Rumours have emerged that the Conservative government might lift the public sector pay cap for police and prison officers. But there has been no official statement to confirm this. And a recent report reveals the full impact of the pay cap for those affected. Rising numbers of public sector workers have been pushed into debt and poverty, with some even missing meals.
UNISON surveyed [pdf] nearly 11,000 public sector workers, including “paramedics, teaching assistants, hospital porters and police staff”. And the findings of the report are shocking. They reveal the full extent of austerity measures since 2010:
But the survey went further, to reveal the implications of the pay cap on their lives:
- Over 9% [pdf p5] said they now missed “a regular daily meal”.
- Nearly 17% [pdf p5] said they struggle to keep their home warm.
- Almost 50% [pdf p5] said they’ve gone without an annual holiday.
- Nearly 54% [pdf p5] said they’d gone without nights out.
Dave Prentis, UNISON’s general secretary, said:
Nurses, social workers, school meals staff and other public service employees have endured seven long years of wage freezes and caps on their pay. The government has inflicted untold damage on the lives of hard-working people and their families, who are weary from the struggle of having to make ends meet every month.
Labour leader Jeremy Corbyn also made his thoughts clear about this, saying:
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If the Tories can find £1 billion to stay in power, they can find the money to scrap the public sector pay cap.
Prentis also criticised the government’s hypocrisy:
Ministers have been quick to praise the tireless dedication of people including paramedics and nurses, yet insist there’s not enough money in the pot to give everyone a decent pay rise.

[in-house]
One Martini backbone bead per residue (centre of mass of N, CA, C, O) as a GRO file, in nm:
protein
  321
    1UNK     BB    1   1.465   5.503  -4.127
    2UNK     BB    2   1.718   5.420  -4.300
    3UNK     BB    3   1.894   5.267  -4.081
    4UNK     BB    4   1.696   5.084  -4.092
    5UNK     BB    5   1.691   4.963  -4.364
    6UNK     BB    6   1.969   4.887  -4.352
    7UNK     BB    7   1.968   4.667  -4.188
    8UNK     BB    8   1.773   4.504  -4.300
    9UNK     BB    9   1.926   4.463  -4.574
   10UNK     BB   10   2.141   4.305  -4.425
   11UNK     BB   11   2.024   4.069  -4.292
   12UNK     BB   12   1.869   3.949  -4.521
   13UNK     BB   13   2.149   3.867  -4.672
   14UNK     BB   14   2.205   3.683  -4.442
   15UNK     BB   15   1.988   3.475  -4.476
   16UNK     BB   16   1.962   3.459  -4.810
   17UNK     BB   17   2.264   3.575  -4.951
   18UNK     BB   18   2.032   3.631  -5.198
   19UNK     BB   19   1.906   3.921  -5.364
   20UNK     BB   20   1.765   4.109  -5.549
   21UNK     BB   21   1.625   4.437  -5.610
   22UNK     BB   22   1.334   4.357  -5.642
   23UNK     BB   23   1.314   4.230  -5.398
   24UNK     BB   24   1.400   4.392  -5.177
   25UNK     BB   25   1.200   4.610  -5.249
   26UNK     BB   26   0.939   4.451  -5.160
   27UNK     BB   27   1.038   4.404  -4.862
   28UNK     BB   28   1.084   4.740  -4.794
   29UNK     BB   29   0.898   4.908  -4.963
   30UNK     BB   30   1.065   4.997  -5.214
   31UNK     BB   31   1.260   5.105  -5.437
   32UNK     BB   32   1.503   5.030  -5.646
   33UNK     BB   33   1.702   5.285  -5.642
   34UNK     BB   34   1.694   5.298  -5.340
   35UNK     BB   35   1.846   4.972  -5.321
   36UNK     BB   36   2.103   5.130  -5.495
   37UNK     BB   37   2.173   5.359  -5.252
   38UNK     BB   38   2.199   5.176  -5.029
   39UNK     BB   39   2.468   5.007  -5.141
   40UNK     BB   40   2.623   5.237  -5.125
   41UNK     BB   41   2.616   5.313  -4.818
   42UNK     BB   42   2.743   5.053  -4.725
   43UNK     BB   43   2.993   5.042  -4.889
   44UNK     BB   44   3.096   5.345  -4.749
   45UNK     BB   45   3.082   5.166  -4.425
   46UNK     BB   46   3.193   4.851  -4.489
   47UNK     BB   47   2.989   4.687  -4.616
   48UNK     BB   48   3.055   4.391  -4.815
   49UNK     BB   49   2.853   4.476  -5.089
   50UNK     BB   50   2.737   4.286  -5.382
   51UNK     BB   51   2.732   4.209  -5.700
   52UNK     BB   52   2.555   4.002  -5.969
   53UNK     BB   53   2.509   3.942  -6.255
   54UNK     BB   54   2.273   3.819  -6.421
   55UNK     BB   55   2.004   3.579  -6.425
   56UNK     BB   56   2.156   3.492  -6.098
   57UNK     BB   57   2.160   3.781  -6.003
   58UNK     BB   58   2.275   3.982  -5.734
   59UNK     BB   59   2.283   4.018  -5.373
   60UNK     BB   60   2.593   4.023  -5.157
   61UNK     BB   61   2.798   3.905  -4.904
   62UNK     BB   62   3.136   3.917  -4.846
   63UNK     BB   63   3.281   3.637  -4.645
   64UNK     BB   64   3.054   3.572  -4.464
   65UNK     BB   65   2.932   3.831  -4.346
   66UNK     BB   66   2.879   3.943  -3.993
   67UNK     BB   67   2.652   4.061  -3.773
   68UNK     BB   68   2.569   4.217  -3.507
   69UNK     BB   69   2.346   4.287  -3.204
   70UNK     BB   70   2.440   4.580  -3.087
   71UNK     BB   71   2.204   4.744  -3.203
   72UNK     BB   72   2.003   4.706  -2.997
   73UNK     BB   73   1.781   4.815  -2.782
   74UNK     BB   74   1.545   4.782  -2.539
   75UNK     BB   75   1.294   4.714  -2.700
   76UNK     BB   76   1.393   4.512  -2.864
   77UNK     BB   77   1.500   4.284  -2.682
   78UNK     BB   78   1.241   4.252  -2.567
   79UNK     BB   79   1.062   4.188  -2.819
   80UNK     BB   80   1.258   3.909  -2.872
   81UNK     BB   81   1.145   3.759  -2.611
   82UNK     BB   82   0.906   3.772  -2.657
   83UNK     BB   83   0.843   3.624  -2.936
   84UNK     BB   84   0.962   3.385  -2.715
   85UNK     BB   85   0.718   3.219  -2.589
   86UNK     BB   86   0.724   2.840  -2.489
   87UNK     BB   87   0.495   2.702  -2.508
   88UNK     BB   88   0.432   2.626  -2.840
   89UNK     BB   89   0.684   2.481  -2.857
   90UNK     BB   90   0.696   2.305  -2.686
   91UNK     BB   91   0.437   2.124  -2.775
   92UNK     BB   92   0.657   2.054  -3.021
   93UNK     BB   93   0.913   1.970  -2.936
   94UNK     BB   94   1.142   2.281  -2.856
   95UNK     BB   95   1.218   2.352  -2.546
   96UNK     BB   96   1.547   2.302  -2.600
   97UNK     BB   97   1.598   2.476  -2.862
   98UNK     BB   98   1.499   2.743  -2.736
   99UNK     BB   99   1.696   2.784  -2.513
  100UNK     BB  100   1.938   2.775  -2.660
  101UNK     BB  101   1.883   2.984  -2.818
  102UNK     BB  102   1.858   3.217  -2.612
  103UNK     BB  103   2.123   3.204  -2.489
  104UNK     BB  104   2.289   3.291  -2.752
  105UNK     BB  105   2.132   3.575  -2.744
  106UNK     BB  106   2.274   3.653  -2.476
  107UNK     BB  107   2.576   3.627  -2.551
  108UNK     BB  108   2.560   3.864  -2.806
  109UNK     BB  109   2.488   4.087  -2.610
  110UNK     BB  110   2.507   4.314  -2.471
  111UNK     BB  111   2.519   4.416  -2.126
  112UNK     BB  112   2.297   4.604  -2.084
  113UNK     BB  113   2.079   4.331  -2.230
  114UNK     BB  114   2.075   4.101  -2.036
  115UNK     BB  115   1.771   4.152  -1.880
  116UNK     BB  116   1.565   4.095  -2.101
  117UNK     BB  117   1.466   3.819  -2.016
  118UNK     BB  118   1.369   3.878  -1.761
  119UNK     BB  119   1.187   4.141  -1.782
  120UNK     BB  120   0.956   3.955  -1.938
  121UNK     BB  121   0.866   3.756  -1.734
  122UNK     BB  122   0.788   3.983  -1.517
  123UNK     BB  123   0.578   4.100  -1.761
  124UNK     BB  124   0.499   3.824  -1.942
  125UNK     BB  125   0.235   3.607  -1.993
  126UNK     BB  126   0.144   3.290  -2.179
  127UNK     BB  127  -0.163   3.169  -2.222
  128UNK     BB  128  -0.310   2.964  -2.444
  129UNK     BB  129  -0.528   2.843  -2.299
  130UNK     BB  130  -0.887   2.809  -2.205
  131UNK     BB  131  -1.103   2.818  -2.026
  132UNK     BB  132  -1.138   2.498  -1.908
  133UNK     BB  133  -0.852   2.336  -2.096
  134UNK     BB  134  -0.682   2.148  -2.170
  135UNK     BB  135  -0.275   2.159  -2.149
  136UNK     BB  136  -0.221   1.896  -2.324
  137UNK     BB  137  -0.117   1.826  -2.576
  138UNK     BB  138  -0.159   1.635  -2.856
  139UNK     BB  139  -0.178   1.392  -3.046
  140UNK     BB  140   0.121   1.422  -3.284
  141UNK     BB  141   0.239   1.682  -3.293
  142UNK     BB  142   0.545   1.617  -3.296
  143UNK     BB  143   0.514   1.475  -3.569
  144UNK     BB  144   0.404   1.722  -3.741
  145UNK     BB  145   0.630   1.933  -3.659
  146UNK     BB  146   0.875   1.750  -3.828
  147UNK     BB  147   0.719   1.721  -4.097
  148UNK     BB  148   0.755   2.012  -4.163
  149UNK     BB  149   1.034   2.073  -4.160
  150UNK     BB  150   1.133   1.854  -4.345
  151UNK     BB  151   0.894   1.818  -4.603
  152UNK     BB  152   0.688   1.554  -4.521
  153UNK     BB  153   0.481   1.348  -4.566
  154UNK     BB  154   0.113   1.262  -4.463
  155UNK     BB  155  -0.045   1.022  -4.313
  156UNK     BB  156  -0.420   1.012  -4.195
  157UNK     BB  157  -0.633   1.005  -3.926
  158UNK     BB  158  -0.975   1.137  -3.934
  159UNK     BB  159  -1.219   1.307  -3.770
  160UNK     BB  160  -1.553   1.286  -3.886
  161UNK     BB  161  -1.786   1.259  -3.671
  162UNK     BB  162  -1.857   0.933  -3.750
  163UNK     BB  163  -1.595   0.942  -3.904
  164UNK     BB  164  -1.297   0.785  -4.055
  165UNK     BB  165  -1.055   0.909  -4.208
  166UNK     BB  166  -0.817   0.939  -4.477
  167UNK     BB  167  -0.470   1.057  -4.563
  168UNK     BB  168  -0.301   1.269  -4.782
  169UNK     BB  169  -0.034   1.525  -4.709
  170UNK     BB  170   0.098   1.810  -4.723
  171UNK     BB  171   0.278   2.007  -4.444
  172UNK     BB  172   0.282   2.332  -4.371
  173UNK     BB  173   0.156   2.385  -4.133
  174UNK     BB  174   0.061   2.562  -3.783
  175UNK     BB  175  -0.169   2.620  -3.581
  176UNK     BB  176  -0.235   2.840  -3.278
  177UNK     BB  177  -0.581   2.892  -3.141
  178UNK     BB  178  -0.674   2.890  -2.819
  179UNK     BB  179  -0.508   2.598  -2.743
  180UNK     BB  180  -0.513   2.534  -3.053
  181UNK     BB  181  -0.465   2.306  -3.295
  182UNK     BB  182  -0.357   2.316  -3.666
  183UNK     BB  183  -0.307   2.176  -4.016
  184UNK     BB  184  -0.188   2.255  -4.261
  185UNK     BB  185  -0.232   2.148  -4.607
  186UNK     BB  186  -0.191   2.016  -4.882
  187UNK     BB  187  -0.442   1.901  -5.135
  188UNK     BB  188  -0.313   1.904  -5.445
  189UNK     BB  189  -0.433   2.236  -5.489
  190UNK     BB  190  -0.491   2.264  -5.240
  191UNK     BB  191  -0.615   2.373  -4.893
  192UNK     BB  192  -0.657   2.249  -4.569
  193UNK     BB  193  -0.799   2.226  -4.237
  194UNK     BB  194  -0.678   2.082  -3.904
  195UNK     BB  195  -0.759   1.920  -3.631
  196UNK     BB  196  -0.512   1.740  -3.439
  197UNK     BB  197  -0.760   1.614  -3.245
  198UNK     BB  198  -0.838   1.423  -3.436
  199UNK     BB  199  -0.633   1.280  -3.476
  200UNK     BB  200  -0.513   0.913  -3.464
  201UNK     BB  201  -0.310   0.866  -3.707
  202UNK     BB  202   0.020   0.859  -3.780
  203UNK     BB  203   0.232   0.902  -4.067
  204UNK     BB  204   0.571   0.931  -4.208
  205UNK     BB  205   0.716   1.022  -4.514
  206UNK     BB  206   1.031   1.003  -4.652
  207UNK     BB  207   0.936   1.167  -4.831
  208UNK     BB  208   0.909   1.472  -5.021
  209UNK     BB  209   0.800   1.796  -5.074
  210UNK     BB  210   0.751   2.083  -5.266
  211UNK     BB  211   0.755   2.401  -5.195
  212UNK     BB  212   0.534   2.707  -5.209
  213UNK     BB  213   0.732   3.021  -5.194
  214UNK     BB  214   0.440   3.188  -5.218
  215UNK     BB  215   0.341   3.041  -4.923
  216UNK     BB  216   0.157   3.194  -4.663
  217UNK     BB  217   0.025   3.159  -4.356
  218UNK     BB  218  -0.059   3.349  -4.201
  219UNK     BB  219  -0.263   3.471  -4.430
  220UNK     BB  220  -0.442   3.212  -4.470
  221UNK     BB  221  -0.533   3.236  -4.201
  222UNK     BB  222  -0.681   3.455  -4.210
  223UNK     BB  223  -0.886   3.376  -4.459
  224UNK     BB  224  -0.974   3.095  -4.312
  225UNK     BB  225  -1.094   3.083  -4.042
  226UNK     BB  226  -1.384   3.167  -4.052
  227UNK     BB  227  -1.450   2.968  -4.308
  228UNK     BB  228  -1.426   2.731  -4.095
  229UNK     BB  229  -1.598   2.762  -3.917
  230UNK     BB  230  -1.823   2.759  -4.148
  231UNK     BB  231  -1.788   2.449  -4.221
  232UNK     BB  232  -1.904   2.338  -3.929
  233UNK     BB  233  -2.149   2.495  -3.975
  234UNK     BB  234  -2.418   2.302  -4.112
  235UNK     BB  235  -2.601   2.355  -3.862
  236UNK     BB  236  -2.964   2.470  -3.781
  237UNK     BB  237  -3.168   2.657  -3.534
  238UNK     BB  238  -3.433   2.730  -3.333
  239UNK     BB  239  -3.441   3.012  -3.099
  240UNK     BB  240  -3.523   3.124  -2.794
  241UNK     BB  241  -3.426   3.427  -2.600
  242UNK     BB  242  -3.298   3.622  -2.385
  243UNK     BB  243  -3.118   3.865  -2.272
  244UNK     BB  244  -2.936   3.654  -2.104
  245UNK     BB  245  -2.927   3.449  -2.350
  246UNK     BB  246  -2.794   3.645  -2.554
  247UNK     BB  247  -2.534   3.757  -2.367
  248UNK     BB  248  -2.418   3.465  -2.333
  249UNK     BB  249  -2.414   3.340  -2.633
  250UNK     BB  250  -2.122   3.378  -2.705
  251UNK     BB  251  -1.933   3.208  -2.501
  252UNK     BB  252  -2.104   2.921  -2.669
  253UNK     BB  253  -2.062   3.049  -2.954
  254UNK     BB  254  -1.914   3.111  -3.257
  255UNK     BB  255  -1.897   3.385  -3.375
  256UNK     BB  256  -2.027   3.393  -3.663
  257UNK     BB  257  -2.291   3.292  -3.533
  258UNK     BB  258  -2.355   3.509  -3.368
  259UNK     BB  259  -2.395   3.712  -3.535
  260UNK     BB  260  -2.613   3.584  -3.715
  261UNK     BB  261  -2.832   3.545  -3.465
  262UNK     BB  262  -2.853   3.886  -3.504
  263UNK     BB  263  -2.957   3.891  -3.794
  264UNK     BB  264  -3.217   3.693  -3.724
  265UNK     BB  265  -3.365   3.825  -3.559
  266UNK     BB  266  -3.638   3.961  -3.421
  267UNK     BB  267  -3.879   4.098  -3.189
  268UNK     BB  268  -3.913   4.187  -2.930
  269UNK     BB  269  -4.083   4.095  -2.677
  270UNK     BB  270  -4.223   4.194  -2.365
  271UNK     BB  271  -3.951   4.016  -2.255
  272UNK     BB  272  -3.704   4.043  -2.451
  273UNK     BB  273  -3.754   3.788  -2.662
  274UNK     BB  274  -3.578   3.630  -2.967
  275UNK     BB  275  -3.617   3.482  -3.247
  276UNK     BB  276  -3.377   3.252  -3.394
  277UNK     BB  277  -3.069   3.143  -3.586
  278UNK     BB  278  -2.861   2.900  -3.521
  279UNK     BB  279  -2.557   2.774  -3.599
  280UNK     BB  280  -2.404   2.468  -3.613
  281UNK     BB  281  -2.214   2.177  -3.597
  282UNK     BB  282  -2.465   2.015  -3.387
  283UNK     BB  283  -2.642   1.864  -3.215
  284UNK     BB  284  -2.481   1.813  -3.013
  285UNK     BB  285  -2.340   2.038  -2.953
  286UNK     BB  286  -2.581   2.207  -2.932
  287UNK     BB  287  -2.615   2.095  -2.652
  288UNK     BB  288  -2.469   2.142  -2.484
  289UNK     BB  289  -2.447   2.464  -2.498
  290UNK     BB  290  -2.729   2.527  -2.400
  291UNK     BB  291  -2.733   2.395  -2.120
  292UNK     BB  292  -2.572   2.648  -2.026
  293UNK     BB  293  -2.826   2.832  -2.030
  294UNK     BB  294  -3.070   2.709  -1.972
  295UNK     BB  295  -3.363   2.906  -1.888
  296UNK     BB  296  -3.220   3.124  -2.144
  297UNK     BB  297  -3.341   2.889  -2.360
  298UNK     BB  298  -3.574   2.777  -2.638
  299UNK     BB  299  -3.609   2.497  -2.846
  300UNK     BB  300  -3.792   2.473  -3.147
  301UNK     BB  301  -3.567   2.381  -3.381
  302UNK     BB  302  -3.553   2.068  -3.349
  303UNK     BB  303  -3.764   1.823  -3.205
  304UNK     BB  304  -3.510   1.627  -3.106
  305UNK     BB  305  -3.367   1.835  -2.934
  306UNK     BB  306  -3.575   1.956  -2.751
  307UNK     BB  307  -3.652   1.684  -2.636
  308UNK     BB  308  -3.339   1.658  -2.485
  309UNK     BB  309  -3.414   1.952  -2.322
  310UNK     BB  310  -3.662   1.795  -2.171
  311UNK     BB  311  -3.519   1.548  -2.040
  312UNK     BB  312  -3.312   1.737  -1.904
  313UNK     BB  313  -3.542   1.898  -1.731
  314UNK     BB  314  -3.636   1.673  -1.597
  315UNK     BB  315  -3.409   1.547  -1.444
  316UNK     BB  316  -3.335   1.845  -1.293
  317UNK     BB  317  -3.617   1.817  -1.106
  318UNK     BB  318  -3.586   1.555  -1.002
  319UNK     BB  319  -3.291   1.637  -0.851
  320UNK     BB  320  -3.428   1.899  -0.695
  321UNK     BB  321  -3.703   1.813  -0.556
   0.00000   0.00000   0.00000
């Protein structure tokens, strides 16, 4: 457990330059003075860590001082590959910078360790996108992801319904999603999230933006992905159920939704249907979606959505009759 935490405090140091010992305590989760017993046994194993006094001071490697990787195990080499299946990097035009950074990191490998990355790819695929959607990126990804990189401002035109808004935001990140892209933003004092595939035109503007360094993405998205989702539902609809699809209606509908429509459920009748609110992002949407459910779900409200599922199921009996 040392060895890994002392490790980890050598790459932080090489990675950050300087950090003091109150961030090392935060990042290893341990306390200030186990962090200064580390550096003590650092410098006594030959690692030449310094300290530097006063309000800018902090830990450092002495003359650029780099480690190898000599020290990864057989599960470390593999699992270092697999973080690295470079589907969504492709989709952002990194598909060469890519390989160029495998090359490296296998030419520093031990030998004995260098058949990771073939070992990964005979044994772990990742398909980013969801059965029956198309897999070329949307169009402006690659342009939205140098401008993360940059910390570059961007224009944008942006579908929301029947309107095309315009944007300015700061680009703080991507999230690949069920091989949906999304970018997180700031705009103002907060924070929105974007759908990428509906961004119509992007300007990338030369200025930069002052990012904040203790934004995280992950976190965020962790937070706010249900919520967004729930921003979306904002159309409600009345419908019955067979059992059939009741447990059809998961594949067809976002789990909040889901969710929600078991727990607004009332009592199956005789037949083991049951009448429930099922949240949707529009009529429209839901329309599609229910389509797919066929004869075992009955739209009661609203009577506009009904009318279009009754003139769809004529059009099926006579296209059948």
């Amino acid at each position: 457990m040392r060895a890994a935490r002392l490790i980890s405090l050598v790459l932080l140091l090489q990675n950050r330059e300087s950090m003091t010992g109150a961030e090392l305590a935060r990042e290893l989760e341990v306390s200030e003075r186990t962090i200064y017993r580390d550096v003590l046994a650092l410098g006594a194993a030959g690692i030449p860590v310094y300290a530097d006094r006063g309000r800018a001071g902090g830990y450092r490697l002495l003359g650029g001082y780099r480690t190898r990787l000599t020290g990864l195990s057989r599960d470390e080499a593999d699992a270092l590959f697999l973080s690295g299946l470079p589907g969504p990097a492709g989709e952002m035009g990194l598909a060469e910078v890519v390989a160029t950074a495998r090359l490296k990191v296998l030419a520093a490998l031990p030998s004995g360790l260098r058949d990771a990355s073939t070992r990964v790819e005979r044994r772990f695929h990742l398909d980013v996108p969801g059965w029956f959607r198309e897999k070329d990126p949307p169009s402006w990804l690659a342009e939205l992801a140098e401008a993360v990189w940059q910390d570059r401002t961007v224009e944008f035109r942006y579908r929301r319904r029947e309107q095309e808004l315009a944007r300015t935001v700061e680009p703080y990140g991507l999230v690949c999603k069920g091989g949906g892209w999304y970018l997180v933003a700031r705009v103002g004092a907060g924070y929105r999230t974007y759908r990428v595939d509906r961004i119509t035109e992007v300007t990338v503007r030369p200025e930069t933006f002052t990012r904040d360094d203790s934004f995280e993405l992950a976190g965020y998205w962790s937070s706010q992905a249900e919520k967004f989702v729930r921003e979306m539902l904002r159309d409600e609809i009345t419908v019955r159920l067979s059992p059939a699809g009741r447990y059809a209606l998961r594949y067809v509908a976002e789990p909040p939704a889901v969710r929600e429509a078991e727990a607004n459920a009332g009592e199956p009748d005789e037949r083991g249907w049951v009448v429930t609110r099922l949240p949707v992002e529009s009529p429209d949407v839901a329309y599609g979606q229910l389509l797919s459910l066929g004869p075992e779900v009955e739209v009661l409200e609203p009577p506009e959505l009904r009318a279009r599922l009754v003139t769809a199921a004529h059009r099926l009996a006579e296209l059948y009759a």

Enough is enough
Labour has put forward a motion for a (non-binding) vote to end the pay cap on 13 September. But it has also made it clear that this needs to go to everyone working in the public sector. Shadow Chancellor John McDonnell warned against a policy of “divide and rule”, where concessions are given to some workers and not others.
And as UNISON released this latest report, Prentis went on to say:
But enough is enough. The pay cap must end, not this Autumn or next year, but now. The government cannot pick and choose who should benefit. Everyone working in the NHS, schools and higher education, local government and the police service is long overdue a rise.
The Canary has long reported on the growing impact of austerity. And this latest report shows that, for many workers, the situation is only getting worse.
The Labour vote on 13 September, meanwhile, will reveal whether Tory MPs who claim to back an end to the pay cap actually will represent the views of their constituents. Even more cracks could soon be appearing in the weak walls of this minority UK government.
– Show your support for our public sector workers using the hashtag #ScrapTheCap.
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